Chairman Raúl M. Grijalva (D-Ariz.) has been a conservation leader since his time on the Pima County Board of Supervisors, where he successfully championed the landmark Sonoran Desert Conservation Plan to protect the fragile Sonoran Desert ecosystem from overdevelopment. The plan, which the Friends of Saguaro National Park called “visionary” and “exemplary,” has steered endangered species protections and land use planning in Southern Arizona for more than a decade and has provided a model for other communities to follow.
After leaving the Board of Supervisors in 2002 to run successfully for Congress, Rep. Grijalva joined the House Natural Resources Committee and became one of Congress’ most outspoken champions for endangered species, wilderness, national parks, public lands and stronger oil and gas regulations. He authored the National Landscape Conservation System Act and the Federal Lands Restoration Act, both of which President Obama signed into law as part of the Omnibus Public Land Management Act of 2009.
In 2011, he and Sen. Tom Udall (D-N.M.) requested a formal Government Accountability Office study of the value of hardrock minerals extracted from public lands. The landmark report, issued in 2012, found that because industry record-keeping requirements are so lax, it is impossible to assess the value of hardrock minerals mined on public land. The report underscored the fact that the Mining Law of 1872 has never been updated and that mining companies still pay no royalty to the public on the value of minerals taken from federal land. Since that report was issued, Rep. Grijalva has introduced a number of bills to improve reporting requirements, clean up abandoned mines and establish a first-time public royalty for public lands mining.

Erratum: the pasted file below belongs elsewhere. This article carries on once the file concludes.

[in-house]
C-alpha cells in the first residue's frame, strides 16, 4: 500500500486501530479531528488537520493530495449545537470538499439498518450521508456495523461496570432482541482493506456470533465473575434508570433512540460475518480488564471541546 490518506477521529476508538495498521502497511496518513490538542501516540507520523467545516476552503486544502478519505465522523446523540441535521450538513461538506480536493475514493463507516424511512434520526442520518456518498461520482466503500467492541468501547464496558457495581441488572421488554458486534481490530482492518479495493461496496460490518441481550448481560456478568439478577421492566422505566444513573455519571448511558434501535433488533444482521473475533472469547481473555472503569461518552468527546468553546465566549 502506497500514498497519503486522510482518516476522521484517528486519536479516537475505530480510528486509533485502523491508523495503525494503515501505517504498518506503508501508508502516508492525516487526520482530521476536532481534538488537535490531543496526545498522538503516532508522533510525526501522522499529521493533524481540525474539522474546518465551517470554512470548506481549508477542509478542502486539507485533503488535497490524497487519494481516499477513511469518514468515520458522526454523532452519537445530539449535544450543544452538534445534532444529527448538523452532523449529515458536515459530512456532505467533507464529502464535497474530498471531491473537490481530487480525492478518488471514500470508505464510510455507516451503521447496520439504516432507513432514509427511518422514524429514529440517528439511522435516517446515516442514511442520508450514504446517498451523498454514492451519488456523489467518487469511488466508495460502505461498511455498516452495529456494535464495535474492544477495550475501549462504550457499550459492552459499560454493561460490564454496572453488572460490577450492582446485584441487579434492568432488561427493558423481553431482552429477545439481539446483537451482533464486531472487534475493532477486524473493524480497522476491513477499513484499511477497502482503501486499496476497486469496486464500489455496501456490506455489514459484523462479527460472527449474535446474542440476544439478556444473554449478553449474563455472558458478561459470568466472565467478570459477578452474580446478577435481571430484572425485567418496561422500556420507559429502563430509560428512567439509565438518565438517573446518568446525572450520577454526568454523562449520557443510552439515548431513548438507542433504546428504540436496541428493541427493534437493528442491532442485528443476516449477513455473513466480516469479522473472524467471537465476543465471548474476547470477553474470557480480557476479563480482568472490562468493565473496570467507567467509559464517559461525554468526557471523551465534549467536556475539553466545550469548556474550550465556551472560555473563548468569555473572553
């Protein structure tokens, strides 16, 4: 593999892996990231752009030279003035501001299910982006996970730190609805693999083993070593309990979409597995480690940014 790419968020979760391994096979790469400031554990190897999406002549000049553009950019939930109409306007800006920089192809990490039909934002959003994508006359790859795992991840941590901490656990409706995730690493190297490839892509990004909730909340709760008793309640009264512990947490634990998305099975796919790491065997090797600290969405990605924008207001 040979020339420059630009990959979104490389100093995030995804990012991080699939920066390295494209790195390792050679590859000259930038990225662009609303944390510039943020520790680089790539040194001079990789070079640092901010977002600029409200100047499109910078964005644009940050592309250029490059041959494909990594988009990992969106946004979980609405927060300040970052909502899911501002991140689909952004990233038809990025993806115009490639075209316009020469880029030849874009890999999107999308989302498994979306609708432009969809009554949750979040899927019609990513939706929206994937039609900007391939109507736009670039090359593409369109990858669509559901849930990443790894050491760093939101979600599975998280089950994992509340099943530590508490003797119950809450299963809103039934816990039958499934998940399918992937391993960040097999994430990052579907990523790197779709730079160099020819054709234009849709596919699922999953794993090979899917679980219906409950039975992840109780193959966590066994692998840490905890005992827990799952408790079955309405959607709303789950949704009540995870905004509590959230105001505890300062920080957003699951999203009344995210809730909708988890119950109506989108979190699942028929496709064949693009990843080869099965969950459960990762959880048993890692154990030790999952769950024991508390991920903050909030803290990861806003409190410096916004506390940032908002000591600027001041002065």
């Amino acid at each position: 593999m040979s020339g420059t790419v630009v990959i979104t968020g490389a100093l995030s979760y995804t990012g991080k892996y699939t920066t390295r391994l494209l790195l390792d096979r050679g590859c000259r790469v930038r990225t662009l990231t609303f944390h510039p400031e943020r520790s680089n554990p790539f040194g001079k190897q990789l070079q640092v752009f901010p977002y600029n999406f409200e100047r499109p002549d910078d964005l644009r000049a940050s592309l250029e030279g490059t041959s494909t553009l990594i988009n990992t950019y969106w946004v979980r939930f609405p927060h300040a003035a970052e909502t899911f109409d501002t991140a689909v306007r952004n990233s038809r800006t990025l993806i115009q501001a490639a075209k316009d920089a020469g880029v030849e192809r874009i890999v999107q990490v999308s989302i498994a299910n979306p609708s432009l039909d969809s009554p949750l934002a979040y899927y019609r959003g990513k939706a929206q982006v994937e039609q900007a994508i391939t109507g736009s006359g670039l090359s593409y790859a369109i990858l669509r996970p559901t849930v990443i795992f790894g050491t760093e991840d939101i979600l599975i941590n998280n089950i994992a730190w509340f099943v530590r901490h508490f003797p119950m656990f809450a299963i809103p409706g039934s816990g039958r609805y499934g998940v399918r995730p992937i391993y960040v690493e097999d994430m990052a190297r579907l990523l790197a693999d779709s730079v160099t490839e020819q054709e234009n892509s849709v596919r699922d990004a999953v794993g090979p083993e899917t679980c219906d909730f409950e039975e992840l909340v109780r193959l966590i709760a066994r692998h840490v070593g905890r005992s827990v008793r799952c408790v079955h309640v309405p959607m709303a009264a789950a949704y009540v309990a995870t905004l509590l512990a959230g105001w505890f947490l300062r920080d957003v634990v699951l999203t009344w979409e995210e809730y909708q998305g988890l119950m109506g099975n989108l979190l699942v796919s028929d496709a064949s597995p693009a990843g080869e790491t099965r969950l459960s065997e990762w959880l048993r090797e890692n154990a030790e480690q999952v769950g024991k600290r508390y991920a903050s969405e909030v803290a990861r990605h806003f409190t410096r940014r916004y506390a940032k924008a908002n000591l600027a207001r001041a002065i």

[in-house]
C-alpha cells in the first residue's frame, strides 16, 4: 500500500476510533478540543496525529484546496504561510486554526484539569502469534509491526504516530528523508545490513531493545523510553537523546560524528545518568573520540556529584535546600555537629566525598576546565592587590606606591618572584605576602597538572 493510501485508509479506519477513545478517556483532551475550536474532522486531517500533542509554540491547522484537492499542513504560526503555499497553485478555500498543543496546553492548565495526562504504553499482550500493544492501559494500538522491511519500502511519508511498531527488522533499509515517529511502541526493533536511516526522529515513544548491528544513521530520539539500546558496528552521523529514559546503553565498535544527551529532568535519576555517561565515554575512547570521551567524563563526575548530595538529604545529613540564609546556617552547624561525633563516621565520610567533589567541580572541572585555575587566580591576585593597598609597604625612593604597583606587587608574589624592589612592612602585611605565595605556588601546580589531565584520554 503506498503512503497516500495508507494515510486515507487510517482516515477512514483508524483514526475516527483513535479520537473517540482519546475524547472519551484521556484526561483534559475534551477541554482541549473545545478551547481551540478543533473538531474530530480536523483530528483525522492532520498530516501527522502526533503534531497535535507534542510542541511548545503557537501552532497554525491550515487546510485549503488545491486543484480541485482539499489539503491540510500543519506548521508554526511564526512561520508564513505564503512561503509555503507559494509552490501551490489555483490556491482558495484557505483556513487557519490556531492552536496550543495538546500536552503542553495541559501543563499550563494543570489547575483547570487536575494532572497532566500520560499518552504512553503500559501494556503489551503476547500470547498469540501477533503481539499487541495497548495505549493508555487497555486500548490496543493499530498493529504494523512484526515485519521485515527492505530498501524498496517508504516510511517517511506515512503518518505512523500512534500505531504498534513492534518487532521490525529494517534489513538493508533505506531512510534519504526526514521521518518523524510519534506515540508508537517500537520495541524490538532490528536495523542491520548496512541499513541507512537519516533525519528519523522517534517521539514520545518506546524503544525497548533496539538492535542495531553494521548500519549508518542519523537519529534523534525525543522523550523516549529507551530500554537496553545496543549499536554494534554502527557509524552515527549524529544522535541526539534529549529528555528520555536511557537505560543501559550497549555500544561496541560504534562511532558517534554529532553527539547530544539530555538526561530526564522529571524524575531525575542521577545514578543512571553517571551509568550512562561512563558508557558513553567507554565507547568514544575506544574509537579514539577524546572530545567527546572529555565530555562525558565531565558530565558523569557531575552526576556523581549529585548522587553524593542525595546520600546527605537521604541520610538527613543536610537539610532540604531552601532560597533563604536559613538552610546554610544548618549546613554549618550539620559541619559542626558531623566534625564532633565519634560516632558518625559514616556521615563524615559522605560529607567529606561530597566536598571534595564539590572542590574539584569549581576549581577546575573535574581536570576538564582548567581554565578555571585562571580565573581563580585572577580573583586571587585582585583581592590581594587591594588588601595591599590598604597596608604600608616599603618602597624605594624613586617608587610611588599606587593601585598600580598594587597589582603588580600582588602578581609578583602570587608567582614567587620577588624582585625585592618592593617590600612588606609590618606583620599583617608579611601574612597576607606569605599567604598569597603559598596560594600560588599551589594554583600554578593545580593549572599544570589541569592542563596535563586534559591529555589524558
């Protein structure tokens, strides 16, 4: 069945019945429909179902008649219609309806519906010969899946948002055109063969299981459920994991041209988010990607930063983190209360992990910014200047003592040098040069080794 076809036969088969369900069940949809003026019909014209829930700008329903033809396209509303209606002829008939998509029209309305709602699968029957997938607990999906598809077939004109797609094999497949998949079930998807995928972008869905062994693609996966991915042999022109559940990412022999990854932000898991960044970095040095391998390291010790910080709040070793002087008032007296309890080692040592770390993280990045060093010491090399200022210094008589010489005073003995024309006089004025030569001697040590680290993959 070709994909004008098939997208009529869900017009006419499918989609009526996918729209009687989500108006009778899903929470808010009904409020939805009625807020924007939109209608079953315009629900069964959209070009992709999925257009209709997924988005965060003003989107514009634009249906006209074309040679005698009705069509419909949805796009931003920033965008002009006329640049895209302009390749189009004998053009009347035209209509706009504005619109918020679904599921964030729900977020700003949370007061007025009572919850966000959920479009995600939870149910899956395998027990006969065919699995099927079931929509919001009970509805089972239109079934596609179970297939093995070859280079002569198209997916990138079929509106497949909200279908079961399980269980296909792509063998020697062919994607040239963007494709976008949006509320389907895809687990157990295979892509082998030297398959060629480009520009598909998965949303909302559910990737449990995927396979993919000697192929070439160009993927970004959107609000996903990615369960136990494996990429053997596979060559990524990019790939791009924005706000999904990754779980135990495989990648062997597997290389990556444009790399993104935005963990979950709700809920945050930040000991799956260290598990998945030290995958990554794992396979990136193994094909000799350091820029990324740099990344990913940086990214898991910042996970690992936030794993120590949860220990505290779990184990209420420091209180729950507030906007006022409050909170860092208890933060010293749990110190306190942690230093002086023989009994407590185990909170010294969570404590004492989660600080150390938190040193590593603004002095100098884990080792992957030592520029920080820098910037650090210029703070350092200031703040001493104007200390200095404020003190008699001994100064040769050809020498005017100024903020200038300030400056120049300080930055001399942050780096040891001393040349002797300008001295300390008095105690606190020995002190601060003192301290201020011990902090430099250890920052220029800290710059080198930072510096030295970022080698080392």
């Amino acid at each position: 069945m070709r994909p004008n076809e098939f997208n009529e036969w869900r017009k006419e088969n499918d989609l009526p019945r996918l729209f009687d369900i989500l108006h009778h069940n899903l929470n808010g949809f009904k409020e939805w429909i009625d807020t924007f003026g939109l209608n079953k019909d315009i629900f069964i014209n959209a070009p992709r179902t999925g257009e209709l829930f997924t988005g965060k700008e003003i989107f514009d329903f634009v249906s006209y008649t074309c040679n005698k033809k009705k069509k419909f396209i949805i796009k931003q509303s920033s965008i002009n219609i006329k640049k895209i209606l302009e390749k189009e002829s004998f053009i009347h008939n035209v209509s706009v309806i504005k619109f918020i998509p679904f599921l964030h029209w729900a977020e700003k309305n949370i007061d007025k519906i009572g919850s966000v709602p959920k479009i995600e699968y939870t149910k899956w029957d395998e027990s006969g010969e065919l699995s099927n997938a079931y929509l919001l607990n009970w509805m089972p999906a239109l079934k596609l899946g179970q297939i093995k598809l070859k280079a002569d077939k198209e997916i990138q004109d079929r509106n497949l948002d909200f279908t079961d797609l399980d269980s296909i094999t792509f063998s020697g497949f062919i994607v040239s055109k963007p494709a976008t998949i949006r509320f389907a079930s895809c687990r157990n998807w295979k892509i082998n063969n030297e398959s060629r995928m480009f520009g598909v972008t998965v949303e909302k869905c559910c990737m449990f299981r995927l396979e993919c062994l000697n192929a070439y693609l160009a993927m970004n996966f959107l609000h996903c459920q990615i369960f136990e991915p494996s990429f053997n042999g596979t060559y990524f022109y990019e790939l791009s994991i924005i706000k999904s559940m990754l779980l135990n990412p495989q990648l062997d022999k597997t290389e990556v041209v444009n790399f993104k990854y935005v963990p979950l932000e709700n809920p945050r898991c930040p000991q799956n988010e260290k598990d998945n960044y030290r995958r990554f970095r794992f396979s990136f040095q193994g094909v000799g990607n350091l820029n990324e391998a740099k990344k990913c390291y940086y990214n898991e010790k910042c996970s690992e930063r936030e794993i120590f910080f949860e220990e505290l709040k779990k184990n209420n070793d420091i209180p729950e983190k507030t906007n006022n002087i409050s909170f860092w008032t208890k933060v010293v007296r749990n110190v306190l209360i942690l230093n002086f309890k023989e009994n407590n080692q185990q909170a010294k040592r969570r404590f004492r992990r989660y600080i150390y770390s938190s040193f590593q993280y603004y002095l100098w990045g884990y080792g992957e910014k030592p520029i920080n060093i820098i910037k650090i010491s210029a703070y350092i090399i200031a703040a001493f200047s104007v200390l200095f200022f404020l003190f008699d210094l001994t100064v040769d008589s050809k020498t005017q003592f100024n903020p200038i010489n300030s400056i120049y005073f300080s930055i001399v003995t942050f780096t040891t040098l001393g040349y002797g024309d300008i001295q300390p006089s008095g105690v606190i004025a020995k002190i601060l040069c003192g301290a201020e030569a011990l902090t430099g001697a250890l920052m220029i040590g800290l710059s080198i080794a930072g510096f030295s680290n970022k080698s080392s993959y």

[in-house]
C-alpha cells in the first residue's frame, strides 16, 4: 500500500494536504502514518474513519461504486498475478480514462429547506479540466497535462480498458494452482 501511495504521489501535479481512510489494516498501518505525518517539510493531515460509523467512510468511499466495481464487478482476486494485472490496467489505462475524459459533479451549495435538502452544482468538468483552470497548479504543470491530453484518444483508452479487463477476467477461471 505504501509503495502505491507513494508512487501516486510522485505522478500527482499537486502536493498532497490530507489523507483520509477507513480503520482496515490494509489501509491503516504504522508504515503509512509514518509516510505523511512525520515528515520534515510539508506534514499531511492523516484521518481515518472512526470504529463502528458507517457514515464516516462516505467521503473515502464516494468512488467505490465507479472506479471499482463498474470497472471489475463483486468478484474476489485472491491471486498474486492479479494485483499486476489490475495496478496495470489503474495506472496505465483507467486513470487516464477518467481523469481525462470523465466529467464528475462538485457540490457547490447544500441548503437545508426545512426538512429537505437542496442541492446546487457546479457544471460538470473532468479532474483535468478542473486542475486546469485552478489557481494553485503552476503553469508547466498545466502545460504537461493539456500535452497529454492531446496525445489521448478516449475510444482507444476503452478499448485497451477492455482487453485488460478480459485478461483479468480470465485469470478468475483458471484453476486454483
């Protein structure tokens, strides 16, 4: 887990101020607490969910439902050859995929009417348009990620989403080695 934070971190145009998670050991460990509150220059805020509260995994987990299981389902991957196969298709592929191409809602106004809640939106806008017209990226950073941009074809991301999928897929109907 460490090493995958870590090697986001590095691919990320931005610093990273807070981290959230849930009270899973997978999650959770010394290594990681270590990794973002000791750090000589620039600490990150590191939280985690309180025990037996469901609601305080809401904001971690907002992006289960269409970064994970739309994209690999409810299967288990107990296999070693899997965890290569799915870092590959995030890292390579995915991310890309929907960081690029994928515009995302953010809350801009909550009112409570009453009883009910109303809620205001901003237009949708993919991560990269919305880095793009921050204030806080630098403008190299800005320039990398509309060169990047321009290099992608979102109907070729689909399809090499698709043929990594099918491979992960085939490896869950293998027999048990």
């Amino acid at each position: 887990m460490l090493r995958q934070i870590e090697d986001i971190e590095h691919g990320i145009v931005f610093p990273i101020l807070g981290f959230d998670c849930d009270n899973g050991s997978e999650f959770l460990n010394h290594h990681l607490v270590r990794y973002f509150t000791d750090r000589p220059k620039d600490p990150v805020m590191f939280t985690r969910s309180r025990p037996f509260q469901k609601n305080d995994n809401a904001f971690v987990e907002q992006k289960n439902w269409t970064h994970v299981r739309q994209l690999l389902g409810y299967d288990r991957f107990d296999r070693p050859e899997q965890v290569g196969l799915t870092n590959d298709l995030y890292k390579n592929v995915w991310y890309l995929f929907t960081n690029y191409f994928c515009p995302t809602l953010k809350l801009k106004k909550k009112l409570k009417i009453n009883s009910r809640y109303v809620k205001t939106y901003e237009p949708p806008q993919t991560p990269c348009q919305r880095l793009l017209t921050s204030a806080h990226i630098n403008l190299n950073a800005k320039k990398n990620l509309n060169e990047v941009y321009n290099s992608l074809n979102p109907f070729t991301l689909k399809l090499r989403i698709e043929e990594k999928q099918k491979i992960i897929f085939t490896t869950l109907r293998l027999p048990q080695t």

Since becoming Ranking Member in January 2015, Rep. Grijalva has focused on diversifying the environmental movement beyond traditional activist groups, holding a number of Capitol Hill roundtables with women’s groups, Latino organizations, Native American tribes and other communities traditionally underrepresented in environmental decision-making. He continues to lead an effort supported by multiple tribes to establish the Greater Grand Canyon Heritage National Monument, which would protect the Grand Canyon watershed and sacred Native American historical and cultural sites.
In September 2016 he traveled to the Standing Rock Sioux camp in North Dakota to support tribes’ insistence on full consultation before the completion of the controversial Dakota Access Pipeline. He received a perfect 100% score on the National Parks Action Fund scorecard for the 114th Congress, highlighting his continued role as a national leader on public lands conservation. As we look ahead to the 115th Congress, Rep. Grijalva remains Congress’ foremost advocate for protecting our open spaces, defending tribal sovereignty and treaty rights, respecting our bedrock environmental laws, and balancing our nation’s economic activity with long-term planning and environmental stewardship.